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Introducing The Bridge, The Innovation Hub Of New York City’s $2 Billion Tech Campus

Cornell Tech is building a new type of campus where companies and academia will work together more closely than ever.

At New York City’s newest university, the Ivory Tower is being declared dead before it even gets built.

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That’s the philosophy embodied in the name the Bridge, one of three buildings slated to open in 2017 during the first phase of construction of Cornell Tech’s new $2 billion, 12-acre campus on Roosevelt Island. The graduate school–a pillar of New York City’s efforts to grow its tech economy–is not shy about its desire to knock down traditional barriers between academia and industry collaboration. The Bridge, formerly referred to as the “corporate co-location” building, is where the action will happen.

“It’s taking this notion of the commercialization of academia to a higher plane,” says MaryAnne Gilmartin, CEO of Forest City Ratner Companies, the owner and developer of the building. She revealed the name exclusively to Co.Exist before a groundbreaking ceremony on June 16 (see a promo video here). Cornell Tech will lease about one-third of the seven-story building, while a co-working space and a mix of startups and larger companies will occupy much of the rest of 200,000 square-feet.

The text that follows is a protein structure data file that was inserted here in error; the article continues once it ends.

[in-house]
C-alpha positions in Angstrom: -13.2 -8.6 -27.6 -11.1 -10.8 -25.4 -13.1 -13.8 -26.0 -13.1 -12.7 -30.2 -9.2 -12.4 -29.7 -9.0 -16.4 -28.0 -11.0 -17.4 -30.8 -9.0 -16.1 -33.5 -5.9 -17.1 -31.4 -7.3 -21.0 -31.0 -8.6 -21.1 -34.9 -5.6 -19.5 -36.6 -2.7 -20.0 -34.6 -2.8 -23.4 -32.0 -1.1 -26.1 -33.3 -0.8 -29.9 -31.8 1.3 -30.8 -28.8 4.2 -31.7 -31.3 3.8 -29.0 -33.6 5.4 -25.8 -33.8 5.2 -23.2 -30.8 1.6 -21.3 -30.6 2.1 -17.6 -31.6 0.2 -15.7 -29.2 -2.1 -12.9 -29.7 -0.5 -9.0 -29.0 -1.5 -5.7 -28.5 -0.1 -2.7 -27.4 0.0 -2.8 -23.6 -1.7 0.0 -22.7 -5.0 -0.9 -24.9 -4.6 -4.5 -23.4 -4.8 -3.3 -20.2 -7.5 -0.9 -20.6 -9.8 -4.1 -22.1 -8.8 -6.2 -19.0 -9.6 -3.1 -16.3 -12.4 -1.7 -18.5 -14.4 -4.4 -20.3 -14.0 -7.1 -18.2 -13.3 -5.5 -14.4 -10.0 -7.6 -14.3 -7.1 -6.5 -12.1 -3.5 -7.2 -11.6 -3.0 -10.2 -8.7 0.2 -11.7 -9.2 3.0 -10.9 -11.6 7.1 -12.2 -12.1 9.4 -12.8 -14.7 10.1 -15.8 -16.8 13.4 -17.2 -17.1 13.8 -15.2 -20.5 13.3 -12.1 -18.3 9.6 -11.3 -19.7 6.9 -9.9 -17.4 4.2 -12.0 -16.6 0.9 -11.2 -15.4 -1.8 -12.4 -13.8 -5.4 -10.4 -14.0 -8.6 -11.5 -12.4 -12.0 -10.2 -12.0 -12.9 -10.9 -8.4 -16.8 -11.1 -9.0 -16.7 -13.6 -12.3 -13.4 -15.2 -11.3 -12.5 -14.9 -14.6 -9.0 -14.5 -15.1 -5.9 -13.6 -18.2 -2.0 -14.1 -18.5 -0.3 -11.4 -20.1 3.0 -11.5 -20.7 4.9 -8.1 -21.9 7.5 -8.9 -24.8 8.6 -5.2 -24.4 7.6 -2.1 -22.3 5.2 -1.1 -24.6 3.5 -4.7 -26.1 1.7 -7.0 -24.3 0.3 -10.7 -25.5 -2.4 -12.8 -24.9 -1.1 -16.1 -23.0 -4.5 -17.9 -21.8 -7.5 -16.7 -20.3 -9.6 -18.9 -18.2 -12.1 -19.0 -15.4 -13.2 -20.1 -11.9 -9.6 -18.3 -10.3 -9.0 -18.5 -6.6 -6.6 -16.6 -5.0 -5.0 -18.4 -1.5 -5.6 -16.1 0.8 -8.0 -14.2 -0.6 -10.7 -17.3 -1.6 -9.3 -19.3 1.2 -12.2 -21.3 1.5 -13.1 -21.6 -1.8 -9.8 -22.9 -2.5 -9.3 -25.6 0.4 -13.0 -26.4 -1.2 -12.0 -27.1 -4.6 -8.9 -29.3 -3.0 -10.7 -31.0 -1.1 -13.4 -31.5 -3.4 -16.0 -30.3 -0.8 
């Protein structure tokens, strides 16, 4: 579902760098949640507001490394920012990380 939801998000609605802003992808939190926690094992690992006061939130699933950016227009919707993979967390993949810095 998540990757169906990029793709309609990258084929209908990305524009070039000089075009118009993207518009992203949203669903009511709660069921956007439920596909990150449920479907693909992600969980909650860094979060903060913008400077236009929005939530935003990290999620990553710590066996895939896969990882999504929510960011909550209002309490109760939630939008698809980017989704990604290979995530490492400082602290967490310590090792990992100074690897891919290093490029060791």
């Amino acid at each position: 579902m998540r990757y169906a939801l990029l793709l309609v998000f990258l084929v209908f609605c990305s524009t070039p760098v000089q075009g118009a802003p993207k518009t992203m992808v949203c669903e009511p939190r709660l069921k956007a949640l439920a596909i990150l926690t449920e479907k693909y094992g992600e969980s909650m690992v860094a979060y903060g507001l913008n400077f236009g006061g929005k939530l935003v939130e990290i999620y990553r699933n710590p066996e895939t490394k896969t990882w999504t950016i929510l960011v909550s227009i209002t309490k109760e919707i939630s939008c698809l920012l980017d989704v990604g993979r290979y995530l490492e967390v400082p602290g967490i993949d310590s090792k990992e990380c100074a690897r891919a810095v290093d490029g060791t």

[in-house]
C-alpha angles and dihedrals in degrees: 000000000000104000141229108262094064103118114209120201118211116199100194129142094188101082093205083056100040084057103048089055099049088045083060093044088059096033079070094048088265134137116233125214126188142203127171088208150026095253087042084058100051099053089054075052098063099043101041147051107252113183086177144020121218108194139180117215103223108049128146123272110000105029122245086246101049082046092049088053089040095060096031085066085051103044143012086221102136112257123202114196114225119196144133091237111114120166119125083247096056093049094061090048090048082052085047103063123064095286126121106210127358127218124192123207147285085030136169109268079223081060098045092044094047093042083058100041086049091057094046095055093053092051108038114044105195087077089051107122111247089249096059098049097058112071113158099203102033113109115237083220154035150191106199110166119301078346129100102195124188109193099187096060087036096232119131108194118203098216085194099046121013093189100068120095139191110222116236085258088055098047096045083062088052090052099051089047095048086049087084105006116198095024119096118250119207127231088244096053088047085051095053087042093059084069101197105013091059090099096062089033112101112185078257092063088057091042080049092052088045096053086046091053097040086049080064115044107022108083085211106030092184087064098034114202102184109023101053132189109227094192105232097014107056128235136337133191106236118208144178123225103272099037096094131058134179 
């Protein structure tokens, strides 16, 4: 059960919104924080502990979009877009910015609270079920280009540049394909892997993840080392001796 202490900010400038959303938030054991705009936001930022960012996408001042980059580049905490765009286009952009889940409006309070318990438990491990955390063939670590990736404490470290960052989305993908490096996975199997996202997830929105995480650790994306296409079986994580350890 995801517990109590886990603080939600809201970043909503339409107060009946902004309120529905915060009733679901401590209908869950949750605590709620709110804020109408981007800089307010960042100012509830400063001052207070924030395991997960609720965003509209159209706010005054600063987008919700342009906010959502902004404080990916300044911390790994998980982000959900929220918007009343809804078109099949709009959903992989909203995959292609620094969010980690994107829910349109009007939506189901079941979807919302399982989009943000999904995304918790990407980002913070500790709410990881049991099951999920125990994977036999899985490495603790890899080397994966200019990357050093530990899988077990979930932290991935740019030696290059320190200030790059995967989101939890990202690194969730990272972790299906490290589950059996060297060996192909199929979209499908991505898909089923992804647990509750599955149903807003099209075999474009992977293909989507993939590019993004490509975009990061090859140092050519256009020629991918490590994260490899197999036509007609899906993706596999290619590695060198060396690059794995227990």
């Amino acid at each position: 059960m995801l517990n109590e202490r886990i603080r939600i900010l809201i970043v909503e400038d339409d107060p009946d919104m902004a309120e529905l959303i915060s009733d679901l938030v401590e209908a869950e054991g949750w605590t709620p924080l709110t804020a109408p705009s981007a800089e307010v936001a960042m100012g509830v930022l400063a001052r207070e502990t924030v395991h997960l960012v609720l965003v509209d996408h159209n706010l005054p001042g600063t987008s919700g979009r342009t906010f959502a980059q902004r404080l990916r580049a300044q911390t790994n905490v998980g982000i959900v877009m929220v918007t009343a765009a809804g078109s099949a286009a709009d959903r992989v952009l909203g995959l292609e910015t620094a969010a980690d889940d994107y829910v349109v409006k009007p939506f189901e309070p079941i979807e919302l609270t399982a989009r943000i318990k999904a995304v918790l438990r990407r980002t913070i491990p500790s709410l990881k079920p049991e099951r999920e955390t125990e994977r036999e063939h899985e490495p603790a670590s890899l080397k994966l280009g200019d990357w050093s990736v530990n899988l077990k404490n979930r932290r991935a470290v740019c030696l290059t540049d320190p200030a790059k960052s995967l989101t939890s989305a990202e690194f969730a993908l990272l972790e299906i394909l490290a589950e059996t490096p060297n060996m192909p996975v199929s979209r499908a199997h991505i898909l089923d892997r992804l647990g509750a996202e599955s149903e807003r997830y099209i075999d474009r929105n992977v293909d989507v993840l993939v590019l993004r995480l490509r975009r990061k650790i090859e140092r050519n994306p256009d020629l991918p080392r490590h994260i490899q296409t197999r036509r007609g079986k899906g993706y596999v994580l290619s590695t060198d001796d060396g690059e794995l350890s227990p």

Stanford University is probably the school best known for working closely with the tech economy it helped create. For better, or some say for worse, the walls between Silicon Valley and the school are fluid today. Cornell Tech is looking for similar deep connections with industry, but it knows it needs to go about it more deliberately.

“We’re trying to build a different type of tech ecosystem in a different city with a different character,” says Greg Pass, Cornell Tech’s Chief Entrepreneurial Officer and the former CTO of Twitter. “Stanford is really sitting adjacent to industry–it’s more natural and organic, the collaborations there. New York is a much bigger city, and it’s a much more diverse city. There’s so much more going on, which is wonderful, but it also requires a bit more design to make the collaboration happen. It can’t be as organic.”


The Bridge is unusual for New York office space in that it doesn’t have pre-leased anchor tenants other than Cornell Tech. The companies in the building will be carefully curated by Forest City Ratner, in discussions with the university. The goal is to bring in an eclectic mix of startups (ideally involving the school’s graduates) and larger companies working on applications that match Cornell’s program areas: connective media, the built environment, and health tech. However, established companies won’t be an ideal fit unless they bring in an R&D unit or entrepreneurial project detached from headquarters, says Gilmartin. Nor will leases generally last more than a few years, so there can be a constantly rotating mix of ideas. Right now, the team has a list of first-choice tenants it’s courting.